The Fascinating History of the Archimedes’ Screw

Few inventions have had a larger impact on the physical movement of objects and liquids than the screw pump described by the ancient Greek scientist, inventor and philosopher Archimedes. Archimedes never claimed to have invented the device himself, but rather described one that he had seen in Egypt in the year 234 BC. 

What Exactly Is It?

The Archimedes’ screw is a positive displacement pump. This means that it can lift water, grain and sand against the force of gravity very efficiently: a massive breakthrough in the ancient world. 

The device is amazingly simple. It comprises – in its most basic form – a helix screw enclosed in a cylinder. The rotation of the device creates positive displacement and forces the water to rise up to the top of the pipe. It is an efficient and effective way of moving water from one place to another. 

Early Examples

It is theorized that positive displacement screws were in use in Egypt and Babylon long before the writings of Archimedes. Indeed, there is evidence to suggest that the Egyptians used positive displacement screws to master their greatest resource: the river Nile. Carvings exist that appear to show the use of screws to lift water out of the Nile for irrigation purposes. 

Another early use of the screw pump is thought to have been part of the workings of one of the wonders of the ancient world: the hanging gardens of Babylon. For many years, it was wondered how the hanging gardens could have been irrigated with primitive technology.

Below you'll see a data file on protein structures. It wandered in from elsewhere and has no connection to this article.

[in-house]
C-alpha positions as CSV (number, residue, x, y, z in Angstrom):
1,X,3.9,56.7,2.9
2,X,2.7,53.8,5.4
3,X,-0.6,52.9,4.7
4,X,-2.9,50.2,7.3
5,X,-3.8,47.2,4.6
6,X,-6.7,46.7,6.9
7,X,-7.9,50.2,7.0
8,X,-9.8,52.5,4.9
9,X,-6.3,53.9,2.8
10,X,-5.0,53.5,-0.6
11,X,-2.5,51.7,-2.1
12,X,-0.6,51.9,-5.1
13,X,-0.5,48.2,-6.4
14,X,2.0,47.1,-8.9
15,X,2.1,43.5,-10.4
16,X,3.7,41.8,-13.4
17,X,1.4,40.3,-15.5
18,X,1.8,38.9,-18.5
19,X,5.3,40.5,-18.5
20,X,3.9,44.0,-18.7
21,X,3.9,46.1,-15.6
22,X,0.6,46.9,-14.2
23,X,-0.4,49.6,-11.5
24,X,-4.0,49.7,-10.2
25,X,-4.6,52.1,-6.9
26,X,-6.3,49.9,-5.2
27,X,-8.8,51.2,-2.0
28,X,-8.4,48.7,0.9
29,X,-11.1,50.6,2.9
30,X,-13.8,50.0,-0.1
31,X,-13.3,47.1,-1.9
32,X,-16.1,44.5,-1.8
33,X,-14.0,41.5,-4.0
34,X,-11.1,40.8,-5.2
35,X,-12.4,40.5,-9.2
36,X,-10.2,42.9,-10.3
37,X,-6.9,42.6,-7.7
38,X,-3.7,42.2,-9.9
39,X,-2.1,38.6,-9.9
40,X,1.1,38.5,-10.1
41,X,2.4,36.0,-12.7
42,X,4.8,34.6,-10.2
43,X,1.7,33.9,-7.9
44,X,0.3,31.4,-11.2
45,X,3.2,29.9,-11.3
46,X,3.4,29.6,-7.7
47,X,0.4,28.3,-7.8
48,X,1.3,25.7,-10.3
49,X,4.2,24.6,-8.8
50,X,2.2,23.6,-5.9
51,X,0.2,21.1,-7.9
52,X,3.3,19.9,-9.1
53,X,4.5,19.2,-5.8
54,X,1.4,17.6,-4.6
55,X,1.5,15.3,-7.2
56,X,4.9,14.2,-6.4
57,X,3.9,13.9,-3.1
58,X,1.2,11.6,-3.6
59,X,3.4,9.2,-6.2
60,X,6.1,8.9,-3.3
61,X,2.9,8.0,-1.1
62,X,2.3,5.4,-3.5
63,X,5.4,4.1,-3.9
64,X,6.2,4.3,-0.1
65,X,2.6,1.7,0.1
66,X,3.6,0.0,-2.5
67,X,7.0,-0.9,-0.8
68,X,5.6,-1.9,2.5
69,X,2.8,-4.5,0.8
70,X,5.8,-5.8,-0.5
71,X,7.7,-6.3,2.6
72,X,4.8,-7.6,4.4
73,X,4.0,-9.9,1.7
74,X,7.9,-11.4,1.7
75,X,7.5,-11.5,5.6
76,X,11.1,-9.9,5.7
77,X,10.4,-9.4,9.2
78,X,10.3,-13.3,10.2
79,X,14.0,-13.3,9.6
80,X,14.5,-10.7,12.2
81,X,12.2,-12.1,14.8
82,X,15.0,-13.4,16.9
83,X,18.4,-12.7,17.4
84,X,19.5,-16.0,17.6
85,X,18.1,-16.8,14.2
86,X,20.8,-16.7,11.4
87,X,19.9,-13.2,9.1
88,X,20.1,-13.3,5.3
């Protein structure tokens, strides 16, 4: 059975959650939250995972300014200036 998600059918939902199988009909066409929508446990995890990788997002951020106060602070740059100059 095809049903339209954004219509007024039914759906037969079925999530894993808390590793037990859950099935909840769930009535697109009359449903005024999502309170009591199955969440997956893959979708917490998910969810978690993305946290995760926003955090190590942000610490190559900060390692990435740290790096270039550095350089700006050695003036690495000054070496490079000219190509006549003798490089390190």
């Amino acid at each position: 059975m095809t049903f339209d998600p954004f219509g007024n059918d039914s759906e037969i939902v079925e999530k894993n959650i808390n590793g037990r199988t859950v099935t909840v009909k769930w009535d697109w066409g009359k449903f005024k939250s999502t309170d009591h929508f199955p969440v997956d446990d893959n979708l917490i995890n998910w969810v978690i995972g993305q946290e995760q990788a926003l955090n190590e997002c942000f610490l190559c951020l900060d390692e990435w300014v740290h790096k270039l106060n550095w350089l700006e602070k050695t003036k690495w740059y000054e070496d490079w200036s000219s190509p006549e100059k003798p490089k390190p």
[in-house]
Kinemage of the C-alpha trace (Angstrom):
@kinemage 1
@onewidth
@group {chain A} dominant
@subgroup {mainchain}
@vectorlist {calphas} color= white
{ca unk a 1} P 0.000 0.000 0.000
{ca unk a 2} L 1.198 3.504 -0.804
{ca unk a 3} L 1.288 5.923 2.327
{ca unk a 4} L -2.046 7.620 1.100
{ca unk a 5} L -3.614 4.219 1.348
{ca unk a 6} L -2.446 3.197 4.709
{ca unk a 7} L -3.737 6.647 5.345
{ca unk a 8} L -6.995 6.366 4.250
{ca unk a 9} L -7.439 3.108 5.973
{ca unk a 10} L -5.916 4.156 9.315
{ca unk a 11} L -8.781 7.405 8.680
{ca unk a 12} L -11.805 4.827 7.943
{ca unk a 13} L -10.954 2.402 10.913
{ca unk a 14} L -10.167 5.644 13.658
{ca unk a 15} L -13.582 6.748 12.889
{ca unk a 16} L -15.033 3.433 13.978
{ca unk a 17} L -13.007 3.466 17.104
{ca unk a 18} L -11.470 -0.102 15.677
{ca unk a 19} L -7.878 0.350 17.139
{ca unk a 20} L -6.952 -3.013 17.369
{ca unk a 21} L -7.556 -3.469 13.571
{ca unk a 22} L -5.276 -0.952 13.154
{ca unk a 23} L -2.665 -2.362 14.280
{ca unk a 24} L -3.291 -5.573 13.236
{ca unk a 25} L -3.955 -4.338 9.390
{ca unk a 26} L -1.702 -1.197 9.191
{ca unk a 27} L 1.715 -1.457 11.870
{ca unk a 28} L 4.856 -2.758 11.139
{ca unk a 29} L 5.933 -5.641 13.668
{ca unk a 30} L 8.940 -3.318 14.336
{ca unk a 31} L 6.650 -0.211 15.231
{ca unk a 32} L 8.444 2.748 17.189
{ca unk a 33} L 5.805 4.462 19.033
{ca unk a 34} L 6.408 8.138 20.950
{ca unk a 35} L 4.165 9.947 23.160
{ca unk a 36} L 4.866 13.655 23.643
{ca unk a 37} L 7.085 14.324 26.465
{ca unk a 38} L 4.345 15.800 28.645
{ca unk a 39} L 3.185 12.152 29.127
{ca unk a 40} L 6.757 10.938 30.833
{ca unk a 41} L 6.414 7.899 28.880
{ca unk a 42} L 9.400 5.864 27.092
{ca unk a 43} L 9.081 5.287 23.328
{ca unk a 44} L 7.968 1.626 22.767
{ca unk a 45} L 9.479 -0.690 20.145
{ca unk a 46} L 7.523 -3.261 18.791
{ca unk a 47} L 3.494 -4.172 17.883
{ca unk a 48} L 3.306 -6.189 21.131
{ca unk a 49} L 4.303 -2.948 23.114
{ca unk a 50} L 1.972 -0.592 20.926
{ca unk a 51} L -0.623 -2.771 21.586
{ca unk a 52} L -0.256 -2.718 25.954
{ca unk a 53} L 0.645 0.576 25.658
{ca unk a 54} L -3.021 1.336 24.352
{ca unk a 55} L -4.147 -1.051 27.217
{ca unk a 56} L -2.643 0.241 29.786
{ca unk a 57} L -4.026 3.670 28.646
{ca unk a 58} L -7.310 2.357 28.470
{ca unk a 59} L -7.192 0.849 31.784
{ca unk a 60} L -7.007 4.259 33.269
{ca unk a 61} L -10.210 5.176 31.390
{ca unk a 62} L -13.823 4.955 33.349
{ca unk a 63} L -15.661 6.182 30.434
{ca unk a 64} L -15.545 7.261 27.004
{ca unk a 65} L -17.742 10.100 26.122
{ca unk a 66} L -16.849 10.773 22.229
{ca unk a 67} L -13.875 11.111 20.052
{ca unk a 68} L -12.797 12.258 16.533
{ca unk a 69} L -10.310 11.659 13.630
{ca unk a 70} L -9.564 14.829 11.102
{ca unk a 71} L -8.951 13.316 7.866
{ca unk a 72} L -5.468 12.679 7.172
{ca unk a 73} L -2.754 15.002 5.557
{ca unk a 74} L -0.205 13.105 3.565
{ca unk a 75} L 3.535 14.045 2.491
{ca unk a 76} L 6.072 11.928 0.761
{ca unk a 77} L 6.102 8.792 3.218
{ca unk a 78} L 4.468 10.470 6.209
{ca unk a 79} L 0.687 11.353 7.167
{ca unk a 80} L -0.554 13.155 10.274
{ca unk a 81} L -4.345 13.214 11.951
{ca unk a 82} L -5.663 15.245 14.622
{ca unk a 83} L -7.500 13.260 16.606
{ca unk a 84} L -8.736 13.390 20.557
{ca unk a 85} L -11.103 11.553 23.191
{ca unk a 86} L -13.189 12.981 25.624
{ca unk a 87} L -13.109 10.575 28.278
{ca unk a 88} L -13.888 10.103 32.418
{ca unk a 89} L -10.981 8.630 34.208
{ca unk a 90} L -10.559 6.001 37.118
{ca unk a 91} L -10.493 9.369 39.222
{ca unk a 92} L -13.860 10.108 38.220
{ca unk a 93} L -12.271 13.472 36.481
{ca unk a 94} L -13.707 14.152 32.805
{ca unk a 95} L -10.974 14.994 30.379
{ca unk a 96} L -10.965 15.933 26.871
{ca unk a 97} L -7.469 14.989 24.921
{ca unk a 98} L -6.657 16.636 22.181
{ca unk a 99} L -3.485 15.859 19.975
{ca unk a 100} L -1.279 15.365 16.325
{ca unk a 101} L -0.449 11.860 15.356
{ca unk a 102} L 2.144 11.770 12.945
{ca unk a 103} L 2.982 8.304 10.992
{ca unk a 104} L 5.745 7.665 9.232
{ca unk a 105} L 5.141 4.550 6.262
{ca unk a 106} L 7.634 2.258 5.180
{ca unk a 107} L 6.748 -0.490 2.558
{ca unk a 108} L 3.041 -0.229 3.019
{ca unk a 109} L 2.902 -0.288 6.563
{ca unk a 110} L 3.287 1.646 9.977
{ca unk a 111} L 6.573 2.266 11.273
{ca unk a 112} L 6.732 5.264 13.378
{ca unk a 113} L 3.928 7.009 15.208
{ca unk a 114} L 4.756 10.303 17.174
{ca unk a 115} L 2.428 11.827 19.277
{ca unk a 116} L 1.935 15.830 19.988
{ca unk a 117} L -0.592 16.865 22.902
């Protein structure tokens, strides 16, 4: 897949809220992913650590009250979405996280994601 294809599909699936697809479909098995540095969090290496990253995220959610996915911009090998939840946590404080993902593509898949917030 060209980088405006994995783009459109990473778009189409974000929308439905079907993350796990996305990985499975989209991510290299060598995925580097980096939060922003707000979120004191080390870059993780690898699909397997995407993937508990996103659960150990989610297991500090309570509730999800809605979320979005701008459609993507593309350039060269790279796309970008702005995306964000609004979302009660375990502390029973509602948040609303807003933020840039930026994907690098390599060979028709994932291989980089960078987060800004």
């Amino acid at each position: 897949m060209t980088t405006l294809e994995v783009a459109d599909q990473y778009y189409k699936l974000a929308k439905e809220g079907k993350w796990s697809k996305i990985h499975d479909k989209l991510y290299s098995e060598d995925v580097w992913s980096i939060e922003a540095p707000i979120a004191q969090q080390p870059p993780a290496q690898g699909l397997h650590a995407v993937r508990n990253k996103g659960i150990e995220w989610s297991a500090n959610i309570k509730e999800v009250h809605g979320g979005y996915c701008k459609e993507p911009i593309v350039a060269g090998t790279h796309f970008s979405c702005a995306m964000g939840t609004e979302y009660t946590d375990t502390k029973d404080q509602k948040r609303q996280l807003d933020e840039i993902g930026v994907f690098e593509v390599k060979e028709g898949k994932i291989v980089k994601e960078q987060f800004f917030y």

In 1992, the British Institute for the Study of Iraq published an influential paper in which D.W.  Stevenson asserted that the hanging gardens of Babylon were likely to have been irrigated by screw pump. The paper garnered large scale academic support and has since been considered a major theory backed up by archeological evidence of Babylonian rulers using pumps. 

The Myth of Archimedes

Despite evidence to suggest earlier use of the screw pump, it will forever be associated with Archimedes of Syracuse. This is largely due to the writing of the philosopher Diodorus, who mistakenly believed that the screw was invented by Archimedes while he was in Egypt instead of simply being observed and described by him. In the mythic tale that Diodorus wove, Archimedes invented the screw pump from scratch so that he could fulfill a kingly request to pump water out of a floundering ship. 

Continuing Impact 

The Archimedes’ screw is still in use today in water treatment plants, power stations and other places where robust and simple pumping mechanisms are needed. Not only that, but the idea of a continuous means of conveyance has had huge impacts on other kinds of machinery. Conveyor belts – first used in the early 20th Century and now produced by groups like – are a de facto continuation of principles of conveyance realized in the Archimedes’ screw. 

Thousands of people have clean water and sanitary sewage systems thanks to this oddly simple ancient innovation.